Date of Award

2018

Document Type

Open Access Dissertation

Department

Educational Studies

Sub-Department

College of Education

First Advisor

Toni M. Torres-McGehee

Second Advisor

David F. Stodden

Abstract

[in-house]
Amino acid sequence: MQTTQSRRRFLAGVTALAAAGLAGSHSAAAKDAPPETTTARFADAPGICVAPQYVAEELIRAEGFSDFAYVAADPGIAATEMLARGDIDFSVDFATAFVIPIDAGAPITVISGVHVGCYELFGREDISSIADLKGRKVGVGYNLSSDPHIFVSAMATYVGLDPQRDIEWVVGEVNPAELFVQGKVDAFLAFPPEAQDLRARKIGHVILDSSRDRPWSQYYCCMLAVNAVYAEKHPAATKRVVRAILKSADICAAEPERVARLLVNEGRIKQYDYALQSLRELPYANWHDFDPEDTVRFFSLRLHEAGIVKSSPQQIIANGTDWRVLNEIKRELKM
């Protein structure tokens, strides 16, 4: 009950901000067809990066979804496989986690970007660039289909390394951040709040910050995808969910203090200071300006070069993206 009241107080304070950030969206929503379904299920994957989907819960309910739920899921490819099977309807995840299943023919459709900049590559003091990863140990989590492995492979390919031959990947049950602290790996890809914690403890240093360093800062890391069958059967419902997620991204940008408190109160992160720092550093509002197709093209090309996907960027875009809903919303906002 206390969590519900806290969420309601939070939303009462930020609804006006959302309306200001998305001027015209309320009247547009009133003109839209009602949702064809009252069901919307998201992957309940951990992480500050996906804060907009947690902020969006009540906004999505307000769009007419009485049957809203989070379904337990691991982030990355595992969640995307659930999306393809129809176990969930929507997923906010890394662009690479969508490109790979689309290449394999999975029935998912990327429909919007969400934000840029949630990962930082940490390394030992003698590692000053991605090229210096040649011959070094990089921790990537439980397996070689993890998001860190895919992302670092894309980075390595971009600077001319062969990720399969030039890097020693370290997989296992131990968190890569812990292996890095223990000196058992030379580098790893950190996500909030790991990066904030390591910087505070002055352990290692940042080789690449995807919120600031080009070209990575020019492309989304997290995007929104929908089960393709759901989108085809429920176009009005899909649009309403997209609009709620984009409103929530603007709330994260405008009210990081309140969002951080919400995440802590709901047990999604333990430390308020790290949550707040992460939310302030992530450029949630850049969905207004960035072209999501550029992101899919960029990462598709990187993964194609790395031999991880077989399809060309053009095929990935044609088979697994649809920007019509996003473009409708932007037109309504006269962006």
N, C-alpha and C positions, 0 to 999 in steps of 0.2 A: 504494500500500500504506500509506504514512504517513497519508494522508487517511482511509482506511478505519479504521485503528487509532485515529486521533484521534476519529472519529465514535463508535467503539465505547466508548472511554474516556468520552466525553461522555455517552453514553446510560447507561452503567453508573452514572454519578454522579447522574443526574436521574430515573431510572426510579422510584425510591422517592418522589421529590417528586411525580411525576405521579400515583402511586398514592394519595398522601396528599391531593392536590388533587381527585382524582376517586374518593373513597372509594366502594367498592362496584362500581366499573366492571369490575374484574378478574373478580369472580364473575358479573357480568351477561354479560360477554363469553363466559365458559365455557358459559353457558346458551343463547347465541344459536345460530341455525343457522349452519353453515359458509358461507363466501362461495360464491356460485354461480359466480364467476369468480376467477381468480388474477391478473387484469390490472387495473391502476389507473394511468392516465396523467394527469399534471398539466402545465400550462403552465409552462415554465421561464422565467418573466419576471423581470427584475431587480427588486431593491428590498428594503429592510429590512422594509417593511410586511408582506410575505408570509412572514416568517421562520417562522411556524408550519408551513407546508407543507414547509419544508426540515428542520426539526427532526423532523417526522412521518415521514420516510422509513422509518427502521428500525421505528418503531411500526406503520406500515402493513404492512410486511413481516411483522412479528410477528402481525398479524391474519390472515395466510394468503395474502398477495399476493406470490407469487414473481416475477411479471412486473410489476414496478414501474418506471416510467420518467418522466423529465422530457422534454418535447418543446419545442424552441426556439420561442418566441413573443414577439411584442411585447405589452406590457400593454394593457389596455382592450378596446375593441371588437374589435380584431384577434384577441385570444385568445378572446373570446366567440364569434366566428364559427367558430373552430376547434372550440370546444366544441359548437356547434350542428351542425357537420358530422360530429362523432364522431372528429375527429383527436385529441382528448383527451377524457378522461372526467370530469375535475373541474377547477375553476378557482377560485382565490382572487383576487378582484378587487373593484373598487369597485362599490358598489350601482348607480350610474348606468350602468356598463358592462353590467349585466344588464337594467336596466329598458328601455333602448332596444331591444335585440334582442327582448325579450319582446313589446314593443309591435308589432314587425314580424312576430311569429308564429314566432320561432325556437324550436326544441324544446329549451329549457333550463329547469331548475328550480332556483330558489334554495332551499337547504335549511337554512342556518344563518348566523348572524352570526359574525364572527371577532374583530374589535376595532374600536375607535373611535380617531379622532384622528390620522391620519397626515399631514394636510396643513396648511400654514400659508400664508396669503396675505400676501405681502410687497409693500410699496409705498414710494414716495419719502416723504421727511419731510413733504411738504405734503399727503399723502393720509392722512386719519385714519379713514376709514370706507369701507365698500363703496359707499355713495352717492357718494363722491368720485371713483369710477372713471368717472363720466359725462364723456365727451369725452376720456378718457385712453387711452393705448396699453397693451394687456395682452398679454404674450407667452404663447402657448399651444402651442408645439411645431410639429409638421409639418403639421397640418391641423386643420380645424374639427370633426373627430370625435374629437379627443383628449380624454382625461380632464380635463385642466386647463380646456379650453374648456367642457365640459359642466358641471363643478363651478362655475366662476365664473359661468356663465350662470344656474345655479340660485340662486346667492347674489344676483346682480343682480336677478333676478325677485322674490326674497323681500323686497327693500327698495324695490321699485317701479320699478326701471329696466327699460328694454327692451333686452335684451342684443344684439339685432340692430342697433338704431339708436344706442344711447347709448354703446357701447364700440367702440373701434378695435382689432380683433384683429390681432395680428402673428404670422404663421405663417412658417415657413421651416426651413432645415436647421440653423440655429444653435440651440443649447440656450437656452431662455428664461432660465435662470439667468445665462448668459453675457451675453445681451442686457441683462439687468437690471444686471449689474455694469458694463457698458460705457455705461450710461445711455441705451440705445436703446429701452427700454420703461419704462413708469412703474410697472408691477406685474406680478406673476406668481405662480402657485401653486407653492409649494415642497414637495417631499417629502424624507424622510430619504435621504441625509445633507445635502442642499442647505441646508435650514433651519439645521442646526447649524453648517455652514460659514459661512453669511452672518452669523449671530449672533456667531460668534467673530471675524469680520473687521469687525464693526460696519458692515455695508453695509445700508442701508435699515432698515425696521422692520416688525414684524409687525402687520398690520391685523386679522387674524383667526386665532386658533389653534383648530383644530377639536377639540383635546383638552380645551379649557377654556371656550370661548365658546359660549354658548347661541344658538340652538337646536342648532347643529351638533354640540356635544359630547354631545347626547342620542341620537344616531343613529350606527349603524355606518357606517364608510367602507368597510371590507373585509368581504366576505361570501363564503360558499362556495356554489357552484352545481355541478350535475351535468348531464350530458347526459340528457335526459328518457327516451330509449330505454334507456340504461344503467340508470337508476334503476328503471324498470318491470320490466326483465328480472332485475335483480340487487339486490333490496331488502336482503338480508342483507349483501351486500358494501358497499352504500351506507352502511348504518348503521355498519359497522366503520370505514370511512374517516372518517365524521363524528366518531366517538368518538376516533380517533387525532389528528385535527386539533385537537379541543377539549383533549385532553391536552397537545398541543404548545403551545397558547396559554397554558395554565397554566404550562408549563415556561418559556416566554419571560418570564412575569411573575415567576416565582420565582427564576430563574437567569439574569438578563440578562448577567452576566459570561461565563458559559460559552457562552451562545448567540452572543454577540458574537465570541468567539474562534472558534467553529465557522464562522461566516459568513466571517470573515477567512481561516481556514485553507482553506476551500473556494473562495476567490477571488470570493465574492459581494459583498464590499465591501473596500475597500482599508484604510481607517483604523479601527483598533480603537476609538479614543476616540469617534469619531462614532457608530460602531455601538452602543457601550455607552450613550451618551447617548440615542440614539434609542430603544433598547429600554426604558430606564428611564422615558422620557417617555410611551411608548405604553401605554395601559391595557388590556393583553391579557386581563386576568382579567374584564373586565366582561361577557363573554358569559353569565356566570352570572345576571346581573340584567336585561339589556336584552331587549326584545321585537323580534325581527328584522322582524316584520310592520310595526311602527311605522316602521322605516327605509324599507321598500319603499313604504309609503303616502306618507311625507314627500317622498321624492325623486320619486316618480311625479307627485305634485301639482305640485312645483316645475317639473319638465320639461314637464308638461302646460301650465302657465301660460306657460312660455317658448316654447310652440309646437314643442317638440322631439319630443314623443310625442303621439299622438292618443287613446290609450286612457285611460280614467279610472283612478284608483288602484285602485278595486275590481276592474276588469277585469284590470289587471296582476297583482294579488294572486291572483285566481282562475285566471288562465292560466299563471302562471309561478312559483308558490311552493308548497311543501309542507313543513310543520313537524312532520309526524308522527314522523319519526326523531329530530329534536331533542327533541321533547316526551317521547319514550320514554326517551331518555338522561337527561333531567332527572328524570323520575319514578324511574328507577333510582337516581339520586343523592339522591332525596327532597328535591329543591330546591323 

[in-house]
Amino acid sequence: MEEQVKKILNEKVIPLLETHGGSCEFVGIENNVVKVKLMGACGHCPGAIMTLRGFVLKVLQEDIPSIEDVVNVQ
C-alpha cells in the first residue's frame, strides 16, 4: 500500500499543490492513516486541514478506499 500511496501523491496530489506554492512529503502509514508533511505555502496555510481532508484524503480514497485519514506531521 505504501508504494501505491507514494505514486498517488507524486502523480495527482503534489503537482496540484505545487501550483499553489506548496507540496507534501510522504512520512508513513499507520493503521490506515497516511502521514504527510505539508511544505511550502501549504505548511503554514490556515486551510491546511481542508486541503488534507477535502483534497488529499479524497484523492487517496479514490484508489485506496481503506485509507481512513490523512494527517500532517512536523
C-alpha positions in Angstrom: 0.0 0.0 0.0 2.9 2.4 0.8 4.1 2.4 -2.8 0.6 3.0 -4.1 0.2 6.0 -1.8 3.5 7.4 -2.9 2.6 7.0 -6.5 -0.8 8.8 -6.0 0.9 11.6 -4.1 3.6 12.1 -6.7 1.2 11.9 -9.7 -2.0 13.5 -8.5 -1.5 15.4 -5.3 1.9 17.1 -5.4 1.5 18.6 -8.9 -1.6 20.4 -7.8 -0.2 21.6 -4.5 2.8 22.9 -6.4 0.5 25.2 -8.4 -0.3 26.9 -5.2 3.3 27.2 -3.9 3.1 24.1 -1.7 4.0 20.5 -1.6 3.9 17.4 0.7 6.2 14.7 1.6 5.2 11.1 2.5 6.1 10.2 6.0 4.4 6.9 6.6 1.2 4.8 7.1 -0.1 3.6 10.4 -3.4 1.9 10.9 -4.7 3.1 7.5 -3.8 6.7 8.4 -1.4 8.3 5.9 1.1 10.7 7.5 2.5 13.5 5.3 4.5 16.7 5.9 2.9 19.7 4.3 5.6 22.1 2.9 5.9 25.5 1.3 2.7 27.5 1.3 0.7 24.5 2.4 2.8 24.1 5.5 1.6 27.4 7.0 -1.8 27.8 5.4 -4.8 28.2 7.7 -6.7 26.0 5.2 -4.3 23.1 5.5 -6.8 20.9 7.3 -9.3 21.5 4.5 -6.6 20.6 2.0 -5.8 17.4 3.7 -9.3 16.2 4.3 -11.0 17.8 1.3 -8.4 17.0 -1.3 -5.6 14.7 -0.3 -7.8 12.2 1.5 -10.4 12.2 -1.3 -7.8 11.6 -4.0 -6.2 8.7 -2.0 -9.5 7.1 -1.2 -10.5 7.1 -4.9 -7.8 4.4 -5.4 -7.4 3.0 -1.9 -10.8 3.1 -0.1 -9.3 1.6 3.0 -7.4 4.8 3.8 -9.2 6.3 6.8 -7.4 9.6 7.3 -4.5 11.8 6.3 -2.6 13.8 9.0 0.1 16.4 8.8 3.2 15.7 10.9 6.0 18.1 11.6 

A plethora of literature examining the physiological consequences associated with deficits in energy availability (EA) for female athletes exists, however literature examining male athletes is sparse. Purpose: To determine the effects of high exercise energy expenditure (EEE) on Male Triad symptoms (EA with or without an eating disorder [ED], reproductive hormones Testosterone [T] and Luteinizing hormone [LH], and bone mineral density [BMD]) and other metabolic markers (Insulin, Leptin, Cortisol and Interleukin-6 [IL-6]) in endurance-trained male athletes. Methods: We utilized a cross-sectional design on 14 endurance trained male athletes (age: 26.4 + 4.2 yrs.; weight: 70.6 + 6.4 kg; and height: 179.5 + 4.3 cm) whom were recruited from the local community. Two separate training weeks (low [LV] and high [HV] training volumes were collected including: dietary logs, exercise logs, BMD, and blood concentrations for 6 hormones (T, LH, Insulin, Leptin, Cortisol, and IL-6). Anthropometric measurements (height, weight, and body composition) were taken prior to data collection. Results: Overall, EA presented as 27.6 + 12.1 kcal/kg FFM·d with 35% (n=5) of participants presenting with increased risk for ED. Examining Male Triad components: 1) 32.1% presented with LEA ( ≤ 20 kcal/kg FFM·d ) with or without ED, 2) Reproductive hormones T (1780.6 + 1672.6 ng/dL) and LH (813.7 + 314.2 pg/mL) were within normal limits compared to normative data, and 3) BMD was not compromised at 1.31 g/cm2. Of those participants at risk for LEA (< 20 kcal/kg FFM·d ), 41.2% (n = 7) (HV: 50%, n = 4; LV: 33.3%, n = 3) demonstrated increased T levels (p = 0.20) while, 21.7% (n = 5) (HV: 18.2%, n = 2; LV: 25%, n = 3) presented with low Leptin levels (p = 0.01). Significant regressions revealed T levels from EA (F(1, 24) = 4.8, p = 0.04); RMR (F(1, 23) = 16.2, p < 0.001); EI (F(1, 24) = 6.7, p = 0.02), and DXA_BFP (F(1, 24) = 51.9, p < 0.001) and leptin levels from DXA_BFP (F(1, 24) = 27.2, p < 0.001). Conclusion: This study is the first to examine all 3 components of the Male Triad. We found 1 compromised component of the Triad (LEA with or without ED risk), however both reproductive hormones (T and LH) and BMD were not compromised. Resultant LEA demonstrated a significant negative relationship with Leptin. Relationships between body fat percent and the hormones T and Leptin demonstrated clinical uses for monitoring weight to assess hormonal profiles in males. More research investigating negative physiological consequences associated with the Male Triad, decreased EI and increased EEE is needed in the male population.

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